Bowler’s Thumb

This less common but potentially very painful condition can put an end to your game and must be dealt with carefully. Bowlers thumb was first identified in 1965 and documented in the Journal of the American Medical Association that same year.

Bowlers thumb is a neurological condition that occurs after injury to the nerve on the web side of the hand after repeated stress in the thumb hole of your bowling ball. The digital nerve of the thumb is involved and pain may range from mild sensitivity to excruciating pain. Fibrous tissue builds up around the nerve, causing pressure on the nerve and pain, numbness and tingling result. Bowlers may feel a nodule in the thumb and may also notice wasting of the muscles of the thumb.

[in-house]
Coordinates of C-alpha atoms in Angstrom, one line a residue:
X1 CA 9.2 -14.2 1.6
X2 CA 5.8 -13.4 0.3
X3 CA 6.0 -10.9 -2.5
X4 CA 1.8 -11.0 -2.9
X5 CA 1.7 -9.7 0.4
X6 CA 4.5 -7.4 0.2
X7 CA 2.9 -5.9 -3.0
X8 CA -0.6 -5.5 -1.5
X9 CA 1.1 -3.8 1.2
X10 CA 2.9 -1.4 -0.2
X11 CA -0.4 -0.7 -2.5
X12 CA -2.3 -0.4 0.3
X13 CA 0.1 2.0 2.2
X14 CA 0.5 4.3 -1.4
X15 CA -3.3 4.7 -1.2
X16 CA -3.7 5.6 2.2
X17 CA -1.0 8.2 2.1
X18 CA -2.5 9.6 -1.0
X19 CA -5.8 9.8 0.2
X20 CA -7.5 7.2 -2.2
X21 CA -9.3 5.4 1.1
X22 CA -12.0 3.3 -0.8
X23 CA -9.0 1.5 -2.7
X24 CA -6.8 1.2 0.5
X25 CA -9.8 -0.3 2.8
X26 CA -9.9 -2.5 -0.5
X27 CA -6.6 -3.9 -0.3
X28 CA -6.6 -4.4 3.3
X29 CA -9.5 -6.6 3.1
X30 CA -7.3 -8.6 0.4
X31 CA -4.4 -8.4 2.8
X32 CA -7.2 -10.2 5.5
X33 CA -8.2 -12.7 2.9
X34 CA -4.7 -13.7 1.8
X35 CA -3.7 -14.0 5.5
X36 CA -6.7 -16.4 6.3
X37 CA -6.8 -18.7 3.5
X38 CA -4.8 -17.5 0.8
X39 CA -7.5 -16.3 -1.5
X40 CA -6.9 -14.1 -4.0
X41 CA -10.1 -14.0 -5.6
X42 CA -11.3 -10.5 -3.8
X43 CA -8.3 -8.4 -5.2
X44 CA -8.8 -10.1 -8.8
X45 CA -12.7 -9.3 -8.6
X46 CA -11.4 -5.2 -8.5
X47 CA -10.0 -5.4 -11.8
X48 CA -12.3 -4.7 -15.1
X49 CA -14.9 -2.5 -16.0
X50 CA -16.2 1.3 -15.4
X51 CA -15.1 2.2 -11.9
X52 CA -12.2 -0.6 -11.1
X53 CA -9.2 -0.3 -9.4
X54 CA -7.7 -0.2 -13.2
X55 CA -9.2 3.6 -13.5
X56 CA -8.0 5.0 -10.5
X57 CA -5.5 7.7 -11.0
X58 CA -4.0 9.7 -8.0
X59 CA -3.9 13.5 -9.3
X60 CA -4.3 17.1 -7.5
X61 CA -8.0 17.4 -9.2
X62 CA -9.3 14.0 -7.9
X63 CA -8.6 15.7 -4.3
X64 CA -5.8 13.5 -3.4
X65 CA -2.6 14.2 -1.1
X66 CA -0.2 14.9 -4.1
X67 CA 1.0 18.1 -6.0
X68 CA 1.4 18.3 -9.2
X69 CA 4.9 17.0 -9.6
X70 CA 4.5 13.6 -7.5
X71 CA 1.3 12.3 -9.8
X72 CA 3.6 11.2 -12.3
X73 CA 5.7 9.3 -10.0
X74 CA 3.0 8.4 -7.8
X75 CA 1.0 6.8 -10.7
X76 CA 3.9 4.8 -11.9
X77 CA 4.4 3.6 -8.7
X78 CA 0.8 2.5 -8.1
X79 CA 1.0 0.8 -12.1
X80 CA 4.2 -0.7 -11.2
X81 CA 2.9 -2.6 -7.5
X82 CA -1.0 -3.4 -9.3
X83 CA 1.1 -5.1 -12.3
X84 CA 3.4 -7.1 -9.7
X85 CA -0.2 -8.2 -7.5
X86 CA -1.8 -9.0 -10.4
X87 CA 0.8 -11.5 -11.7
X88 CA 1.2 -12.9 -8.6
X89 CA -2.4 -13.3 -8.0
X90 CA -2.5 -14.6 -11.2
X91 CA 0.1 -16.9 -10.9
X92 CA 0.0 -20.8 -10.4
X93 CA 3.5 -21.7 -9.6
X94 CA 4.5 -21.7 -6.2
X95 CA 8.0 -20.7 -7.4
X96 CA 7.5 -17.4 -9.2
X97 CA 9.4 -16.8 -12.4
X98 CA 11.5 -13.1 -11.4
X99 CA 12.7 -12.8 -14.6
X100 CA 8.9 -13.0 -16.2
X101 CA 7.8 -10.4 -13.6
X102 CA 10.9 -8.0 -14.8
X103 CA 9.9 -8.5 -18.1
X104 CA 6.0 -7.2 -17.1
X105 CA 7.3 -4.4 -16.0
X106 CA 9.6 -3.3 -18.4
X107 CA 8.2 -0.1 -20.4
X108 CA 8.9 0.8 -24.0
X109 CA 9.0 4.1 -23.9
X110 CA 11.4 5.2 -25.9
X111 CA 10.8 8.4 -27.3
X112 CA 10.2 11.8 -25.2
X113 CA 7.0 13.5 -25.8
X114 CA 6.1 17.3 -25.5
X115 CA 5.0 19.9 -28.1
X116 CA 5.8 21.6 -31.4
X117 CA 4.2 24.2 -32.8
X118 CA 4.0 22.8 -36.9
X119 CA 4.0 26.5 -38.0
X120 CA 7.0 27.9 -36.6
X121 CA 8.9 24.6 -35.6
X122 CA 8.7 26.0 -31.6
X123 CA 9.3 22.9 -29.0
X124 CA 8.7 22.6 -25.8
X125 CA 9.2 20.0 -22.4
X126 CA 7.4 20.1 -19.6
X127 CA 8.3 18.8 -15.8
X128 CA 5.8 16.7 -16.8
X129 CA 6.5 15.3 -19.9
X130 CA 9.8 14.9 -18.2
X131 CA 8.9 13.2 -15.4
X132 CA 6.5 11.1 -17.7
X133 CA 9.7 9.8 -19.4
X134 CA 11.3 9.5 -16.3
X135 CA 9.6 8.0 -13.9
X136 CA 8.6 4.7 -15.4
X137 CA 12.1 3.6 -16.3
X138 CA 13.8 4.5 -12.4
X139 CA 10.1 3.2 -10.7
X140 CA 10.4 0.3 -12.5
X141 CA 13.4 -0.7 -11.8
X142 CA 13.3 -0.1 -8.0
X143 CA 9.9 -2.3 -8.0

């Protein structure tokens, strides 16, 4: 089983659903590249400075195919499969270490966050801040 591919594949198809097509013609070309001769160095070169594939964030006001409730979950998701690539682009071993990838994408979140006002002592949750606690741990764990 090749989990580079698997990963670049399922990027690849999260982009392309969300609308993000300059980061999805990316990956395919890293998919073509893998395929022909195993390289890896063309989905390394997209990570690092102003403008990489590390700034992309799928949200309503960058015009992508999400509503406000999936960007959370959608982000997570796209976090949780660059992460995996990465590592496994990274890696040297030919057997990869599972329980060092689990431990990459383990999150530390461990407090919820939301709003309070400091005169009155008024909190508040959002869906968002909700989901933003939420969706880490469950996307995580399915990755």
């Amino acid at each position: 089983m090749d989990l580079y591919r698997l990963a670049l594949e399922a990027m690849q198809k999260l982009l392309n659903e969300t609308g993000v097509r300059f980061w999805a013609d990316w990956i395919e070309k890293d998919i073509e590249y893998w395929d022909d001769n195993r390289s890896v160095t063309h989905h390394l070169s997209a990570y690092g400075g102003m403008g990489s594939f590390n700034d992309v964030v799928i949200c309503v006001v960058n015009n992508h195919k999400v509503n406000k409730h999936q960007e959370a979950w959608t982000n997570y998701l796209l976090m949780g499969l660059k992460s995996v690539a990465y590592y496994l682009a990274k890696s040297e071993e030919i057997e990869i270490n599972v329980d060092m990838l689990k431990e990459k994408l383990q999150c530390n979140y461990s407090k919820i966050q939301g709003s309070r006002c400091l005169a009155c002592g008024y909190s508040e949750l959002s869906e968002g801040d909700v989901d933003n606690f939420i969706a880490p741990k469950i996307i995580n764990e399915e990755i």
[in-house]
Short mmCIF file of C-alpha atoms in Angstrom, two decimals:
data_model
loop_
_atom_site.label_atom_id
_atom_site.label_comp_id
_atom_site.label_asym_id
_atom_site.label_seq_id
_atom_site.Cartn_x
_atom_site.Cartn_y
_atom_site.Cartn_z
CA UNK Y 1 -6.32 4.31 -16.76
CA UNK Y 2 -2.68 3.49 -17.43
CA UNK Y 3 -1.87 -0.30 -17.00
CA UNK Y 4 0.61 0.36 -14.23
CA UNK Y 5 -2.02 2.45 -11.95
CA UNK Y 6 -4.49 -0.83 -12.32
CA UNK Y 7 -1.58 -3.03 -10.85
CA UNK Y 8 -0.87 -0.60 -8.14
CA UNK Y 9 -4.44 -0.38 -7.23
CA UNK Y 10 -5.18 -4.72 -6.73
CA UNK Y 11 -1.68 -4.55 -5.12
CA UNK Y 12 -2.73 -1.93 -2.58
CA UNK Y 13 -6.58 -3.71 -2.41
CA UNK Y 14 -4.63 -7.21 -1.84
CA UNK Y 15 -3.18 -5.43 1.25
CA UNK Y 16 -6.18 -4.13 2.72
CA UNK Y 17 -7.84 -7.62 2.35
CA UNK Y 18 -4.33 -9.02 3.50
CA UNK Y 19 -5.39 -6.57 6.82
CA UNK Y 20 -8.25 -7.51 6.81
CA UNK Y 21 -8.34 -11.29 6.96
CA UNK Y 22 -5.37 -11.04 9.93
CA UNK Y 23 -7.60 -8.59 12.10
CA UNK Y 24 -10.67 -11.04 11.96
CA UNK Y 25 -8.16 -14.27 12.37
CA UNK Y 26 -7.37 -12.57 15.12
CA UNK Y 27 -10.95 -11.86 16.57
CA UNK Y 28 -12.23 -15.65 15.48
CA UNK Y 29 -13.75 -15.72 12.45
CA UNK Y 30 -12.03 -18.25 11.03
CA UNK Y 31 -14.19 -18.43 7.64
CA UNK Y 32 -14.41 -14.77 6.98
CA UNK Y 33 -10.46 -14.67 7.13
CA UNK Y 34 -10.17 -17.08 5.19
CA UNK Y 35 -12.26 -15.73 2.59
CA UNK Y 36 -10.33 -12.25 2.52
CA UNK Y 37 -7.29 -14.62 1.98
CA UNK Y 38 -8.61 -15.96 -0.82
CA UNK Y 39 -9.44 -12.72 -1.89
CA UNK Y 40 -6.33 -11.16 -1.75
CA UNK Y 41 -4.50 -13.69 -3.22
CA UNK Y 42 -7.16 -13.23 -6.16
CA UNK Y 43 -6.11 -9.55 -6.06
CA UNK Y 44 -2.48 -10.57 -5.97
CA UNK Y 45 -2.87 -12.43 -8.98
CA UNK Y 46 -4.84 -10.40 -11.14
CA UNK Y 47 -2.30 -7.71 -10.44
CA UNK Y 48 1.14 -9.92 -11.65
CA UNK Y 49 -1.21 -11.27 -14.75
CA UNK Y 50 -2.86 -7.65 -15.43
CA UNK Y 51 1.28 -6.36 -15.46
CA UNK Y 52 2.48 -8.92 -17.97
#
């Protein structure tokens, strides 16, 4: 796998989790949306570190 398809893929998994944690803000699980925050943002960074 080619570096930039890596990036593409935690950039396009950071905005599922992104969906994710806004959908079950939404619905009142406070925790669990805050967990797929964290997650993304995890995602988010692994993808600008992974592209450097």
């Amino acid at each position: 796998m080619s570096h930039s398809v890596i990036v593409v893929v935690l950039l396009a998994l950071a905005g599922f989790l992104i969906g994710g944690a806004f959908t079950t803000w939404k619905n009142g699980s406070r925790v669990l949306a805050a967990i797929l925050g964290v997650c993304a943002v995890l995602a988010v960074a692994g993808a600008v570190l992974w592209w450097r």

Once established, Bowler’s thumb may take months to resolve during which time the affected hand should not be used for bowling.

The bottom line:
The surgery for this problem looks rough (see right). You don’t want to get to that point. If you suspect you have bowlers thumb, get it checked out. If you don’t, the time away from bowling will be longer than you want. Guaranteed.

Prevention: insertion of thumb 3/4 of the way into the hole. Ice.

Treatments: Sheath or splint, rest, surgery to relocate nerve.

Treatment with therapeutic ultrasound may have a satisfactory impact on the fibrous tissue buildup around the nerve and should be tried before more invasive procedures.